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Poles are saving money and are increasingly willing to support nuclear energy. Debate of the Institute of Finance on the energy transformation

Trójka ekspertów siedzi w rzędzie w fotelach, bierze udział w nagraniu debaty. Dwoje z ekspertów to kobiety, jeden mężczyzna. Po lewej od nich siedzi prowadzący debatę.

Date: 15 December 2022

The Institute of Finance presented a report discussing the key challenges related to the energy transformation in Poland. It pointed out that changes in our country are necessary and expected. The report was accompanied by the expert debate on the transformation of the Polish energy market.

The Institute of Finance organized a debate on the Polish energy market and energy transformation. The inspiration to initiate the debate was the report “Financial and Legislative Aspects of Energy Transformation in Poland” published by the Institute. The study addresses the problems of legal barriers and economic challenges that our country has to face in the wake of inevitable changes in the energy market. Katarzyna Obłąkowska (lead editor of the report), Artur Bartoszewicz, Maciej Mierzwiński and Krzysztof Tomaszewski co-created the publication.

The debate, organized at the headquarters of the Institute of Finance in Warsaw, was attended by experts from various fields of science and business. It included Katarzyna Obłąkowska – editor of the report, Mateusz Berger – Secretary of State in the Chancellery of the Prime Minister and Government Plenipotentiary for Strategic Energy Infrastructure, and Wanda Buk- Vice-President of the Management Board for Regulation at Polska Grupa Energetyczna. The debate was moderated by Jakub Wiech, deputy editor-in-chief of Defence24.pl.

“In its activities, the Institute of Finance deals with various topics related to the economic development of Poland and the current challenges we face. We have no doubt that changes in the energy sector are currently one of the most important topics affecting all of us. Now and in the years to come. That is why we decided to describe this problem in many aspects, focusing primarily on legal issues and those related to the mechanisms of financing the transformation. Therefore, we have organized this debate in order to revive the public discourse in this regard,” explains Łukasz Chrobak, Director of the Institute of Finance.

Poland is looking for a new energy mix

During the debate, Katarzyna Obłąkowska described in details the goals of the development:

“As the authors and representatives of a research institution, which the Institute of Finance is, we started preparing the report aware that the energy transformation is Poland’s greatest challenge in the next twenty or thirty years, and maybe even the entire 21st century. We undertook the effort to analyze the complexity of this challenge and developing recommendations for the current and future public policy in this area, which will help the rulers in shaping such rules of this transformation to carry it out in an effective and fair way, connecting and not dividing society, taking into account national security, health of citizens, energy costs for economy and households as well as the development of domestic technologies, industry, jobs and competences”.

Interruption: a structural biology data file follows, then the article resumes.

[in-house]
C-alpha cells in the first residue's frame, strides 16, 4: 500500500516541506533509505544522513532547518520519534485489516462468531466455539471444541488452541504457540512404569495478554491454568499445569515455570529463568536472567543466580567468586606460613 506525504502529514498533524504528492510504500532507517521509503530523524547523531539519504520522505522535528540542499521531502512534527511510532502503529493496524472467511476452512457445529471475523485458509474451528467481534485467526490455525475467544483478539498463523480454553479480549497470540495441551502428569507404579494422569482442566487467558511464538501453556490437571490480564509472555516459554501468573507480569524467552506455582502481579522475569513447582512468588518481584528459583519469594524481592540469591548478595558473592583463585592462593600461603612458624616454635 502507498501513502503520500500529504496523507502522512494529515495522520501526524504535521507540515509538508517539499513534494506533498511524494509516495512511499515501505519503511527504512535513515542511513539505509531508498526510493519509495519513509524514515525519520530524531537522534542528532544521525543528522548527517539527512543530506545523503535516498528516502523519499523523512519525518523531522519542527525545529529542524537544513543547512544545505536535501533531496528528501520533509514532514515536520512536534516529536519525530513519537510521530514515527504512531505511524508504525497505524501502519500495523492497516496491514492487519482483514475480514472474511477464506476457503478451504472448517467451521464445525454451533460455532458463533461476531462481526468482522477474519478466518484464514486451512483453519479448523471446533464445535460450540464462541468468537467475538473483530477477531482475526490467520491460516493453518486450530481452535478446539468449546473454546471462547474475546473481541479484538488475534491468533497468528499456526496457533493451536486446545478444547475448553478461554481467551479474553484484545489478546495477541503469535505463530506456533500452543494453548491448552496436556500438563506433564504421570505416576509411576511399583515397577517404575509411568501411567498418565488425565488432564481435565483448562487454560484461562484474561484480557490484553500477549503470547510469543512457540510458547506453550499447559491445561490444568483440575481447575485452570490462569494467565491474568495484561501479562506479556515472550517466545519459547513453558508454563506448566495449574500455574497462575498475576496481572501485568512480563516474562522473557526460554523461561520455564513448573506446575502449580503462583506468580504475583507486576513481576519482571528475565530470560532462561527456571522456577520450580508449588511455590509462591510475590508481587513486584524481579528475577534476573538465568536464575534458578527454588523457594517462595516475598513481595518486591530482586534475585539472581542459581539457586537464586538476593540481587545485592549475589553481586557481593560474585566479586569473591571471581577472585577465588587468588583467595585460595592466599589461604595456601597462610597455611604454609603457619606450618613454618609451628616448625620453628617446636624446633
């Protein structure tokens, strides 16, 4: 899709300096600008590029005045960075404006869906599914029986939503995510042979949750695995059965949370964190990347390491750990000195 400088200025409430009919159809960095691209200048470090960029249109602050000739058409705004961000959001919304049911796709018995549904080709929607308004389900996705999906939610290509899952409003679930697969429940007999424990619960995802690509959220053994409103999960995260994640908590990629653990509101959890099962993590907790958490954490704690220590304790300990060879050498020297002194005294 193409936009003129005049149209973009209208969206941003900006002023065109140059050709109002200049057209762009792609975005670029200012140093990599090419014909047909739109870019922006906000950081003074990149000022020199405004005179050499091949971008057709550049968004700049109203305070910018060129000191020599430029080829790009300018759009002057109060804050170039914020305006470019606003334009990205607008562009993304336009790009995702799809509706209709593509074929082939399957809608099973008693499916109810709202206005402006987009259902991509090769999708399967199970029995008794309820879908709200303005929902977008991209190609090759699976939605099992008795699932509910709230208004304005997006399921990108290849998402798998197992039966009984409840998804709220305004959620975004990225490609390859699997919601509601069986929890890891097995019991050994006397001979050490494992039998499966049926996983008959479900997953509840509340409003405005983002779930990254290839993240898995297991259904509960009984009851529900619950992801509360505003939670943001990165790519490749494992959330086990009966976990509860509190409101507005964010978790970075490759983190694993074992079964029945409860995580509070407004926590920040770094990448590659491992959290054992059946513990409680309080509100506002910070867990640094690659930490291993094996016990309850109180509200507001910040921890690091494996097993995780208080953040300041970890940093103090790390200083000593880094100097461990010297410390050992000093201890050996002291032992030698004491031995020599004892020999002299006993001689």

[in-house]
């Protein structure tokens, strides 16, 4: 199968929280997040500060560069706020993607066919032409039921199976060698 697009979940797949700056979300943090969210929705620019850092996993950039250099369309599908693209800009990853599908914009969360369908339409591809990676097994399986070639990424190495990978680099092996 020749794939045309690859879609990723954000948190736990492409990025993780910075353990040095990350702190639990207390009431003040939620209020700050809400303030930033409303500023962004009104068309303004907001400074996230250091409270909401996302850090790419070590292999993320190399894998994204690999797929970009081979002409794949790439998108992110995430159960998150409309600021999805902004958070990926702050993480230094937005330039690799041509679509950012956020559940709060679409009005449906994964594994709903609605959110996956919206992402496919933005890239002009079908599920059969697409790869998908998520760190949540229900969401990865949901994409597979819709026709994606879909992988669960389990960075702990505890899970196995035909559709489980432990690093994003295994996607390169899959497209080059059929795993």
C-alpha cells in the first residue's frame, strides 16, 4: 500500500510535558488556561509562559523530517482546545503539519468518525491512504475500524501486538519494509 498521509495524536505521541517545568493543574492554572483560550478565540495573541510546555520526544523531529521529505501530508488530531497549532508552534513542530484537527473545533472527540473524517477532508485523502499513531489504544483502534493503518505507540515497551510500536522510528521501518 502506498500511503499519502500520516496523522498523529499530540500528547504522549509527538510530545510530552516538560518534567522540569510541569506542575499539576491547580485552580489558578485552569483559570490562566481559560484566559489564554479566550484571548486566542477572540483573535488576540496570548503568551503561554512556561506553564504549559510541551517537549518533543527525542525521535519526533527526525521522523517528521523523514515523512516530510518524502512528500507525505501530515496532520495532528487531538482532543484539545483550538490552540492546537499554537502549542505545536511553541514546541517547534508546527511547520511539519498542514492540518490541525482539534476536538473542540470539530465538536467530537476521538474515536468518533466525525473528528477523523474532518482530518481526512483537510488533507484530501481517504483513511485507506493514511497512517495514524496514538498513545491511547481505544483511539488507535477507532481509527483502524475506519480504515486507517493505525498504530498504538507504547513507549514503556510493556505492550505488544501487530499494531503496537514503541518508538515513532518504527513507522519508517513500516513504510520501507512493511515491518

She added that the report of the Institute of Finance constitutes a very broad view of the subject. The aspects covered in the report included issues such as regional transformation challenges, mechanisms for financing energy transformations in Poland and in the European Union, or issues regarding the selection of the optimal energy mix for the country.

During the debate, the vice-president of PGE, Wanda Buk, emphasized the need to search for this new mix. Speaking about the importance of investing in the evolution of energy, she emphasized the importance of geopolitical issues:

“For our company, transformation is one of the biggest challenges. In the case of Polska Grupa Energetyczna, most of the assets are conventional, which Poland must properly manage in the face of changes. We have ambitious transformation plans to realize already in this decade. In accordance with our strategy, by the end of 2030 we want to build 2.5 GW of capacity in the Baltic Sea, 3 GW in photovoltaics, and at least 1 GW in onshore wind energy. Their total value reaches PLN 75 billion. On the other hand, the ongoing Russian invasion on Ukraine means that some investments in 2023 and 2024 will be slowed down. The current situation, including disrupted supply chains, unpredictable fuel prices, make investing in the transformation even more challenging. However, we will do everything possible to achieve these goals. However, it should be remembered that the economy and geopolitics are a system of  communicating vessels.